Sheltering from a gathering storm
Shelter accounts for the highest monetary losses in climate-related disasters and is therefore a significant cost for governments, the private sector, and non-governmental organizations working on disaster risk reduction or post-disaster reconstruction. At the household level, the shelter is often the single largest asset owned by individuals and families, and the failure of shelters to protect people from hazards is a significant risk to lives and livelihoods. This two-year long research programme targeting peri-urban areas in India, identified practical solutions for resilient shelters and the long-term economic returns of investing in such shelter structures, focussing on cities facing the risks of flooding. The project was led by ISET-International in partnership with GEAG.
The project recognised resilient shelter design through its interventions. A national level “Resilient Housing Design Competition” was hosted by GEAG. The competition involved local architecture schools and professional firms, and developed climate-adapted shelter designs that are low-cost, technically effective and culturally acceptable; the best-judged shelters were the subject of the cost-benefit analysis research.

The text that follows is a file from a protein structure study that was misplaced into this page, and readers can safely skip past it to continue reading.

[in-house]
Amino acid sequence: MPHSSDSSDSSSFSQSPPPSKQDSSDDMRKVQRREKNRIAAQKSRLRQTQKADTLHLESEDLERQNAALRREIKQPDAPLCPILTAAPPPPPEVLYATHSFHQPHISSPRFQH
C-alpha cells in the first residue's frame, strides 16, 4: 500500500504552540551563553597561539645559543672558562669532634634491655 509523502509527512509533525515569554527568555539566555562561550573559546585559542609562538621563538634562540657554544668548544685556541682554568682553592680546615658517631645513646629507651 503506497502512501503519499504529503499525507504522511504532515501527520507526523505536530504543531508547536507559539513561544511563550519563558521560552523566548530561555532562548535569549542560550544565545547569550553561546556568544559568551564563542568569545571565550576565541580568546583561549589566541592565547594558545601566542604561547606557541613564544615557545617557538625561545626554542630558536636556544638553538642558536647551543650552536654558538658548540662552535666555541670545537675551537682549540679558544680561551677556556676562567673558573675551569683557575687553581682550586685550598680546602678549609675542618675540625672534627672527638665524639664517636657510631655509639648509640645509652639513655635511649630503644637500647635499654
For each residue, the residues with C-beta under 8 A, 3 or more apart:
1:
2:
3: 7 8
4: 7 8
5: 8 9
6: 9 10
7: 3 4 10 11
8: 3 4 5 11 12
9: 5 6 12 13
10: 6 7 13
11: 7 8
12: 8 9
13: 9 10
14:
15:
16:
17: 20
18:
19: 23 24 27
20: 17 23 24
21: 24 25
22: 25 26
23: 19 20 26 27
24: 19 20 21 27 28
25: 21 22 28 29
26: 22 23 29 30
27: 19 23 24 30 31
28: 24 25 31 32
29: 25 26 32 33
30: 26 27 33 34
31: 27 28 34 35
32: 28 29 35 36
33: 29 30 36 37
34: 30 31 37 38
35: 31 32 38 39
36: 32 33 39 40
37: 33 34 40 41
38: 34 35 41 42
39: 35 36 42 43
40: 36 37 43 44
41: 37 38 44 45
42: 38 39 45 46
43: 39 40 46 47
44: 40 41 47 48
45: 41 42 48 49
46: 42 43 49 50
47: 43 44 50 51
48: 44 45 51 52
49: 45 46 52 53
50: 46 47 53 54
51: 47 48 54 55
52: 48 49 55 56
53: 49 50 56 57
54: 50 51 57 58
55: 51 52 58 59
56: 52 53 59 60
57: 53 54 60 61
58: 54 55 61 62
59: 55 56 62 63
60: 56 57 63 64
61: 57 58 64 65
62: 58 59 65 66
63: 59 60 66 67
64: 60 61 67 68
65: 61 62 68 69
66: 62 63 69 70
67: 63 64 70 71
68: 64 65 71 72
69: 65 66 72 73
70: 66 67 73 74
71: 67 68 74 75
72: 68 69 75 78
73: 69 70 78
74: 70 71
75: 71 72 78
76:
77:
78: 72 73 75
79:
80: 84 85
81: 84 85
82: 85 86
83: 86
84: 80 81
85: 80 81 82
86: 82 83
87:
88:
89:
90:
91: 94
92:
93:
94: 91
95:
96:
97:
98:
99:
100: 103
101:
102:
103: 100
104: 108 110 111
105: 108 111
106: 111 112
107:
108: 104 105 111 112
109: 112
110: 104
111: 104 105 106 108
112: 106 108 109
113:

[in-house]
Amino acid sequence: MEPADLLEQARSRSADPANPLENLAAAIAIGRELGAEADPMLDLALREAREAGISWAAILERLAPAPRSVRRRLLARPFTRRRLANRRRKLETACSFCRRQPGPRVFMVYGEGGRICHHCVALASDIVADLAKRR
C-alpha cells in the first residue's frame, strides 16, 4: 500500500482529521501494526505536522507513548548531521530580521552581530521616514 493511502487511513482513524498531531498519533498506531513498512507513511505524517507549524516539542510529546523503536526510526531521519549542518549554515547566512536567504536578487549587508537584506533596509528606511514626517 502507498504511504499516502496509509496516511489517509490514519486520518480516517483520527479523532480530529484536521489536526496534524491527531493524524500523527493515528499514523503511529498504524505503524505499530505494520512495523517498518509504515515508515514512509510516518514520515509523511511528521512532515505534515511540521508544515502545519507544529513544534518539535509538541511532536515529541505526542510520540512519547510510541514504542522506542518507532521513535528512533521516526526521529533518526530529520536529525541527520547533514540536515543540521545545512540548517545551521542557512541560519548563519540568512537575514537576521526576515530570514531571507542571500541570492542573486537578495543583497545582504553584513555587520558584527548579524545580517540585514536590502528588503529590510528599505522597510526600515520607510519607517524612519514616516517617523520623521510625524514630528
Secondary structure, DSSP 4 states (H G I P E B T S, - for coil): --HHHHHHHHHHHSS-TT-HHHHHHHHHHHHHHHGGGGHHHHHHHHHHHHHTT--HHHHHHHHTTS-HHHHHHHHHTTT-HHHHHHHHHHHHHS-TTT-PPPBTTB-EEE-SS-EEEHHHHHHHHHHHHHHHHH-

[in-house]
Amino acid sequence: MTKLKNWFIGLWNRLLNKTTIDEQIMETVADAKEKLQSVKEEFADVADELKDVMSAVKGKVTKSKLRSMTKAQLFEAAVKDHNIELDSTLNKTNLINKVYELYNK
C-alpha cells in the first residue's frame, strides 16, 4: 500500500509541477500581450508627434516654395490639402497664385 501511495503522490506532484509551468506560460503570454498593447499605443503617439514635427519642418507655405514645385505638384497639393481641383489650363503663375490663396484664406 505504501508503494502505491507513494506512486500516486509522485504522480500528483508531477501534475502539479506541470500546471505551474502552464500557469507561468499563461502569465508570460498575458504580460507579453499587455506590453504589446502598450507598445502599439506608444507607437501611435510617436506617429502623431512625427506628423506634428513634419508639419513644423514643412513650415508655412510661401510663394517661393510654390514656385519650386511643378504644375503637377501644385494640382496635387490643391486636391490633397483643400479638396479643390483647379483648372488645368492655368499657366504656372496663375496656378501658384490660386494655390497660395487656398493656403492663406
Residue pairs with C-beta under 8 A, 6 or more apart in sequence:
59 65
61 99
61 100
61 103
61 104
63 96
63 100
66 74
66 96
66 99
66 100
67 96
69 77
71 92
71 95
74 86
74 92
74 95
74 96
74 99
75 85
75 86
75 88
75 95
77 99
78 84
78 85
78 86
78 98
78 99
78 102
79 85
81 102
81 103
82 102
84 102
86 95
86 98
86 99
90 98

The key messages that the project recognised:
- Resilient housing designs can cost-effectively reduce losses by vulnerable communities due to floods events
- Access to affordable resilient housing designs and the funding required to implement them is especially important to the poor and near-poor that have access to land and housing
- Simple, low-cost design features such as those identified through “Resilient Housing Design Competition” can significantly reduce losses from climate risks
- Qualitative and quantitative analyses of investments in climate-resilient designs show high cost-benefit ratios under a range of climate scenarios